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Lifecycle Analysis – A ‘Game Changer’ for Light Steel Solutions


Building safety is a key concern of the Light Steel Frame Association (LSFA), our members and end-clients. But safety does not have to come at the expense of sustainability – with light steel frame, construction professionals can achieve both. The LSFA is on a mission to highlight the safety and sustainability credentials of light steel –  here we contrast and compare different metrics for assessing environmental impact.

Once environmental discussions focused on lifecycle analysis including recycling buildings at the end of life. More recently the focus has been on embodied carbon. But this is only part of the sustainability equation. Embodied carbon assessment is a subset of a broader discipline of lifecycle analysis which covers a range of different environmental impacts.

To understand the environmental performance of a product, the LSFA and our members firmly believe its entire lifecycle needs to be taken into consideration – not just the manufacturing and construction phases. A lifecycle assessment of a steel product looks at resources, energy and emissions, from steel production to its end-of-life stage, including recycling or reuse.

As the construction industry continues to prioritise safe and sustainable building solutions – light steel framing has become an increasingly attractive option. This type of steel framing offers several environmental advantages that make it well suited for numerous applications in both residential and commercial buildings.

Environmental Benefits

National targets for carbon emission reductions and the drive for buildings that are ‘low carbon’ in operation present a huge challenge to the construction industry – a challenge which the steel construction sector is playing a major part in overcoming.

In addition to being strong and economical, light steel frame systems also provide excellent thermal insulation properties due to their airtight nature – reducing in-use carbon emissions for the lifetime of the building. The use of light steel also allows for more efficient insulation systems compared to other materials used in offsite technology portfolios. Lightweight metal studs create air pockets that can be filled with insulation which helps reduce heat loss through walls or roofs and increases thermal efficiency within a structure’s envelope.

These structures require fewer resources to build and maintain while providing greater durability over time, they have longer lifespans resulting in lower long-term costs associated with maintenance and repairs. In addition, the frames have exceptional acoustic performance which makes them suitable for use in areas where noise pollution needs to be reduced or eliminated altogether.

Overall, light steel provides many environmental benefits. Its low weight facilitates easy transport, reduced foundation requirements and prefabrication means it is quick to assemble on site. Its ability to support multiple types of finishes makes it suitable for a variety of cladding options allowing architects greater scope in their designs without compromising sustainability goals. In addition, its excellent thermal properties offer significant potential savings in terms of heating and cooling costs throughout the lifespan of light steel buildings.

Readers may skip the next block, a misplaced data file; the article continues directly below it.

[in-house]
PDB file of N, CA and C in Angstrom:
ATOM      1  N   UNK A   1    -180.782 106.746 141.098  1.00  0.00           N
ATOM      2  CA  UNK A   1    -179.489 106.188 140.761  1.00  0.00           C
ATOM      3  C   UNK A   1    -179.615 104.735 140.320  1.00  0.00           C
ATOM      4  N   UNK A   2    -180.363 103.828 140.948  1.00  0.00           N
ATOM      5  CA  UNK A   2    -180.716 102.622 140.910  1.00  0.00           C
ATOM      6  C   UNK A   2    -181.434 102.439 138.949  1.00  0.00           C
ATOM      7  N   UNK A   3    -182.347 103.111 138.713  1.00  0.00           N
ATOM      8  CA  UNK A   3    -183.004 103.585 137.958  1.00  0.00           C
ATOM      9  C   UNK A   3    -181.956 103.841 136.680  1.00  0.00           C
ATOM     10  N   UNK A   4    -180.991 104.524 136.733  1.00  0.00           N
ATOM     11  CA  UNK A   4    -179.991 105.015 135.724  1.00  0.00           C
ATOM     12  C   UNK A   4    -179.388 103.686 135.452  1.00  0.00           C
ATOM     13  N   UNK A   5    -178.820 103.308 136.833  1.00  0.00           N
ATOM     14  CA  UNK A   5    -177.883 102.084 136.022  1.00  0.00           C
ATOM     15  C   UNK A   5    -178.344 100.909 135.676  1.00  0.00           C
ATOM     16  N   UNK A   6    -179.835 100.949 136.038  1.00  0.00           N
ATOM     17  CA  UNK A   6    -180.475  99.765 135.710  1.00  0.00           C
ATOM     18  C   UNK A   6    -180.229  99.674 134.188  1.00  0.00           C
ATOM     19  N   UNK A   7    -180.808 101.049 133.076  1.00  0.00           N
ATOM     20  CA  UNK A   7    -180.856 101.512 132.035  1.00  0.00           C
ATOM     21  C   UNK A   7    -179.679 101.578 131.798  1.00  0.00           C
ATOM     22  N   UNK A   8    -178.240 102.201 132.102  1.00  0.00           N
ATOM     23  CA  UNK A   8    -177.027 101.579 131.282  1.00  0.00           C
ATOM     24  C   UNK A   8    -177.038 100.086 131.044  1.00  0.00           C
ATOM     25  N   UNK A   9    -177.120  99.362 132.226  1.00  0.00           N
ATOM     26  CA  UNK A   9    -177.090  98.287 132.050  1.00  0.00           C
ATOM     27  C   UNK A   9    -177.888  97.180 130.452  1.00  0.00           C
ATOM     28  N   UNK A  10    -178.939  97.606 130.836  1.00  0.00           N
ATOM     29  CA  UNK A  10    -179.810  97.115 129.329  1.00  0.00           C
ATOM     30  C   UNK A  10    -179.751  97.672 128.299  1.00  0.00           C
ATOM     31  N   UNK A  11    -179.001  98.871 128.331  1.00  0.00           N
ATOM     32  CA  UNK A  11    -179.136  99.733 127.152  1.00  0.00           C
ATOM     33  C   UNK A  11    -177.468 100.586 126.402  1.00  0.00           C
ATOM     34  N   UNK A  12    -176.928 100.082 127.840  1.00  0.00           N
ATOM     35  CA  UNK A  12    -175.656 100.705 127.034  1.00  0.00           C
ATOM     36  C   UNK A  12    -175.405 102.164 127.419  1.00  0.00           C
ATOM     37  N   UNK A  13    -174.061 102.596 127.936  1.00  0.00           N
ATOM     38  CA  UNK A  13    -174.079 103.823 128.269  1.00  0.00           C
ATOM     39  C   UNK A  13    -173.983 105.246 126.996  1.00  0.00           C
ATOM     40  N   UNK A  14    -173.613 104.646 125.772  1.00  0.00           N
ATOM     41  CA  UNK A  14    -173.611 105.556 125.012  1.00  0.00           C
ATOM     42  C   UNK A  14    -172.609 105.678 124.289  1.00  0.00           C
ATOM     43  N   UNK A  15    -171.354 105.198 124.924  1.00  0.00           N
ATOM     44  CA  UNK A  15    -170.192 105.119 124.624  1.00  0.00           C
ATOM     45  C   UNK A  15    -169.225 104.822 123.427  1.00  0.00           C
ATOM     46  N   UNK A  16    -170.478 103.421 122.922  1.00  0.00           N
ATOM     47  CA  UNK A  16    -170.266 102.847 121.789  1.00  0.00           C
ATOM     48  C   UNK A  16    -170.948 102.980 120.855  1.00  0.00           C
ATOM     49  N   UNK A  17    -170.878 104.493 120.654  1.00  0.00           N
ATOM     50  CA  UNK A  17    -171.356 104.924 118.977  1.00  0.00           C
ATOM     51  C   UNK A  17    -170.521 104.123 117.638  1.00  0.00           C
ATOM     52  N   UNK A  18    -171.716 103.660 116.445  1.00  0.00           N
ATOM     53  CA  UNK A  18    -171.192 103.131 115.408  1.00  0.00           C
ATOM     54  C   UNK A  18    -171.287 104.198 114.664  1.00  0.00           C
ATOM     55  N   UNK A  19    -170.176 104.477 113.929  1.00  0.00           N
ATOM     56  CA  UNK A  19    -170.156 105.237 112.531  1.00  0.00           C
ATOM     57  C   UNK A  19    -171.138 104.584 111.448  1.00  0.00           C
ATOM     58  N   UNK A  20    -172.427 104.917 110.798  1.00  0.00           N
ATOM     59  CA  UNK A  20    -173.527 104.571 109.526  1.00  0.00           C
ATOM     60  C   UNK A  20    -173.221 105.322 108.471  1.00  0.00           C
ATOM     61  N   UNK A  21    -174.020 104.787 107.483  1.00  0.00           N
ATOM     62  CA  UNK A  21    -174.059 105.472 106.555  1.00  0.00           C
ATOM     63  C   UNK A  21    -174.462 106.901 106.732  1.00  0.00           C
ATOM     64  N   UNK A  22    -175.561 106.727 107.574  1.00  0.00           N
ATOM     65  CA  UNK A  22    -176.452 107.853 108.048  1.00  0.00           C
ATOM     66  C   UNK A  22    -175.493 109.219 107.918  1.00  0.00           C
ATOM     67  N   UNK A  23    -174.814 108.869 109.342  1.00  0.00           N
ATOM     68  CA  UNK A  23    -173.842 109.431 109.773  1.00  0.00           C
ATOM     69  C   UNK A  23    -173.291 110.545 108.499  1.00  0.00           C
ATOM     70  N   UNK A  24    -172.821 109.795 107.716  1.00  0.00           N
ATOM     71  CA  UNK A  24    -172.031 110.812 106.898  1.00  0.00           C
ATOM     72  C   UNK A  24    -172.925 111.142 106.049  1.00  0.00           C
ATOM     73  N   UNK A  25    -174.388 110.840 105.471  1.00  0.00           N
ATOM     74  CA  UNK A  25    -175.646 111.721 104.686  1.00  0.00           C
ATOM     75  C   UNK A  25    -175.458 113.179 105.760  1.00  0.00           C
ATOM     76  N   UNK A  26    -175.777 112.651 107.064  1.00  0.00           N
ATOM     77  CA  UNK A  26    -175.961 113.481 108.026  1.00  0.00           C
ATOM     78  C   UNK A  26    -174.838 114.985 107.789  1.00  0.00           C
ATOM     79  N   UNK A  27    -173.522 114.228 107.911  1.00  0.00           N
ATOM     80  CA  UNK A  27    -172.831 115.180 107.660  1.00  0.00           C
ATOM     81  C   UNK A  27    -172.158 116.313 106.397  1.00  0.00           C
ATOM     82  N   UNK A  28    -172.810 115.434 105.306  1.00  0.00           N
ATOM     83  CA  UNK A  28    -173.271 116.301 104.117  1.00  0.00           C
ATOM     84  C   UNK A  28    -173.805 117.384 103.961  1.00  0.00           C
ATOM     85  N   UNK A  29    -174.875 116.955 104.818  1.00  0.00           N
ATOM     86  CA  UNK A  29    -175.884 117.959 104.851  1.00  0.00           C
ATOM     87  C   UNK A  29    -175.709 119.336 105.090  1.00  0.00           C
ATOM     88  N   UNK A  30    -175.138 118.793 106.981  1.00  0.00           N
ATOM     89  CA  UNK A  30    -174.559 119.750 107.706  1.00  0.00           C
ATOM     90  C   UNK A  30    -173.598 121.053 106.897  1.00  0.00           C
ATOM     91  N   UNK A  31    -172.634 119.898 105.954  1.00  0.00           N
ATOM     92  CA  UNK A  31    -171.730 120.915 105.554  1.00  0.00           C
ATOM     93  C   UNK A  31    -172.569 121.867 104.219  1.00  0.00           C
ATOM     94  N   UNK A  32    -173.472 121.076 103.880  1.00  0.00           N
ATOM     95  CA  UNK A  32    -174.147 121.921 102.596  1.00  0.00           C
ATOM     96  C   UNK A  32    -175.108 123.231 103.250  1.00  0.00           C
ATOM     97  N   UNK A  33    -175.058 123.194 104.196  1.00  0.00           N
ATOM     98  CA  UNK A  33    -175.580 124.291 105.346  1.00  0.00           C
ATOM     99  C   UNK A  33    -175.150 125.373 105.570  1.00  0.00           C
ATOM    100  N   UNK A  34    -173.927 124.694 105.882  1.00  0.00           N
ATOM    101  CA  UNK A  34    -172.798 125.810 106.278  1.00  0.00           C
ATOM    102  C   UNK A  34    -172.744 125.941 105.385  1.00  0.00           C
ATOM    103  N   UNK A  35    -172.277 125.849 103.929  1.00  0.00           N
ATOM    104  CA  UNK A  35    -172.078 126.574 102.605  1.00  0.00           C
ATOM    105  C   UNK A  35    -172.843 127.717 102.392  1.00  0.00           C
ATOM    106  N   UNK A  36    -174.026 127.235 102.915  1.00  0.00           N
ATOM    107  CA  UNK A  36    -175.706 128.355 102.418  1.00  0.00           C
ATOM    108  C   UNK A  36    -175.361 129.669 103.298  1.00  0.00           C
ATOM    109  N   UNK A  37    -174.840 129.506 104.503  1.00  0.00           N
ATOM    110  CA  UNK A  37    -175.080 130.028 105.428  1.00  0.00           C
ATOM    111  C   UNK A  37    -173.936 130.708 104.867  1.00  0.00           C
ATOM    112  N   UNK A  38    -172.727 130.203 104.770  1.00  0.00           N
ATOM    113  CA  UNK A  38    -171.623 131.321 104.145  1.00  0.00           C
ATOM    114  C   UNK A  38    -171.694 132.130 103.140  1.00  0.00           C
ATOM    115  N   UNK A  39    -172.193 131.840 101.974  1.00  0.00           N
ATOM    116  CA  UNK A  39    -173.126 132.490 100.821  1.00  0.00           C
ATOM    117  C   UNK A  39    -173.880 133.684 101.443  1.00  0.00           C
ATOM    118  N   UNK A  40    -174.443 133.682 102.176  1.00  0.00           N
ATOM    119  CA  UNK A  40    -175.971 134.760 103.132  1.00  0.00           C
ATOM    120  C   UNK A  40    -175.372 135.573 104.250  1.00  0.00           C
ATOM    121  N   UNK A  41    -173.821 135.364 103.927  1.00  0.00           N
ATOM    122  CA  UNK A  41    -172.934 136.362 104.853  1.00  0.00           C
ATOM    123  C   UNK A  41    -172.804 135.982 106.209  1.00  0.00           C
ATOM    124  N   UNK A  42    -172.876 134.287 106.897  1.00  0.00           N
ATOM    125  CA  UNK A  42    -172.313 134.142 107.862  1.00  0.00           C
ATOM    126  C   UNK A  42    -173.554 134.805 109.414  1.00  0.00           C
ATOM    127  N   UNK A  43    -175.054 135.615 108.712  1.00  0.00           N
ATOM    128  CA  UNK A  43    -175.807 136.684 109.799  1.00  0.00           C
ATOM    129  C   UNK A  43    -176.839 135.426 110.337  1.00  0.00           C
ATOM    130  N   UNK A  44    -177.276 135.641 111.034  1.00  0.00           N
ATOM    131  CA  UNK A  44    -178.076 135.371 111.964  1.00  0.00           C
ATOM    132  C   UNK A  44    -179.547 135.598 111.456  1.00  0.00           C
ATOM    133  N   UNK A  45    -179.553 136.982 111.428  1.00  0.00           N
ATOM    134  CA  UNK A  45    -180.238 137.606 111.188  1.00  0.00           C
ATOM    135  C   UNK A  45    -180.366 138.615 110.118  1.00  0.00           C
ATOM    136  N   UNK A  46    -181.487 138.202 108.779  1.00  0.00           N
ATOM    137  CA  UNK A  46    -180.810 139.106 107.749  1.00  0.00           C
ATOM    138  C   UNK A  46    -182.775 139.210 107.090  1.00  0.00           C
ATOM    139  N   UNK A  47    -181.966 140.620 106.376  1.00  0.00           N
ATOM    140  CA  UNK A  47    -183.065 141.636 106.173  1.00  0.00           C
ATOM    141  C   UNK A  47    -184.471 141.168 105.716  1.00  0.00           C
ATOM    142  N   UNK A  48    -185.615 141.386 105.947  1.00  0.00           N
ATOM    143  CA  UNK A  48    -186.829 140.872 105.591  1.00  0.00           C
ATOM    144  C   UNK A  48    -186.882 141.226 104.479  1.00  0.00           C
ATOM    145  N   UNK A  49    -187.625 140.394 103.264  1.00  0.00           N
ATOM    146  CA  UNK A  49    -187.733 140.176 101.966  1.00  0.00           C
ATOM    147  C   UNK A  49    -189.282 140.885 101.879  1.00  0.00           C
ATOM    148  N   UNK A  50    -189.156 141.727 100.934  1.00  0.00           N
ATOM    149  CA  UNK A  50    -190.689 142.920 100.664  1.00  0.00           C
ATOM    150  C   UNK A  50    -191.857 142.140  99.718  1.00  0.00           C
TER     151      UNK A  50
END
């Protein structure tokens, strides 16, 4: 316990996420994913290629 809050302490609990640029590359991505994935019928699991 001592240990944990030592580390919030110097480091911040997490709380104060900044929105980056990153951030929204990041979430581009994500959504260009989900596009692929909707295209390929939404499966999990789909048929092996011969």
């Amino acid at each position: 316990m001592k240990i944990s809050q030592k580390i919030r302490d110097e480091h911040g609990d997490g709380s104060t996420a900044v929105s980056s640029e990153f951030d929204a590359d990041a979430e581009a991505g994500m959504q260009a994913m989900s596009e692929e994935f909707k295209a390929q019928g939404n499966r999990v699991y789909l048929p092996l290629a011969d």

Once Produced – Forever in Use

Manufactured from the most abundant component on earth, steel can be recycled or reused endlessly without detriment to its properties. This unique characteristic gives steel a high value at all stages of its lifecycle. The recovery infrastructure for steel recycling is highly developed and extremely efficient and has been in place for decades. Current recovery rates from demolition sites in the UK are 99% for structural steelwork and 96% for all steel construction products – figures that far exceed those of any other building material.

Site waste is virtually eliminated by the use of prefabricated light steel systems compared to the industry average wastage of 10% in construction materials. Cold rolled steel components are manufactured to length, the swarf and offcuts produced which are minimal, can be recycled so there is no production waste.

Light steel frame construction is used extensively in the UK in a wide range of developments. The overriding benefits of safety, quality, speed, strength and value are widely acknowledged but the sustainability benefits can be overlooked. As innovators in light steel systems, leading manufacturers within our membership want to inspire construction professionals to develop buildings that meet the rigorous requirements of the recent Building Safety Act but are also highly sustainable.

A lifecycle approach will be a ‘game changer’ for the light steel sector and long-term analysis will show that it is intrinsically more environmentally sustainable than other construction materials. Its properties make it the ultimate sustainable construction solution in terms of its longevity, superior in-use performance and its ability to be recycled and reused. But most importantly – enhancing the safety and sustainability credentials of new buildings.

 Light Steel Frame Association The LSFA works to drive engagement, champion change, and spread the word about the cost, productivity, performance, sustainability and safety benefits of contemporary light steel systems. Trusted and widely specified by the UK construction industry – highly innovative and digitally savvy, the light steel sector has developed panelised and modular solutions that deliver high quality buildings on fast-track construction programmes. Bringing together a wealth of experience and technical know-how, the LSFA’s website has a library of valuable information, including guides on sustainable steel and circular construction. To download go to: www.lsf-association.co.uk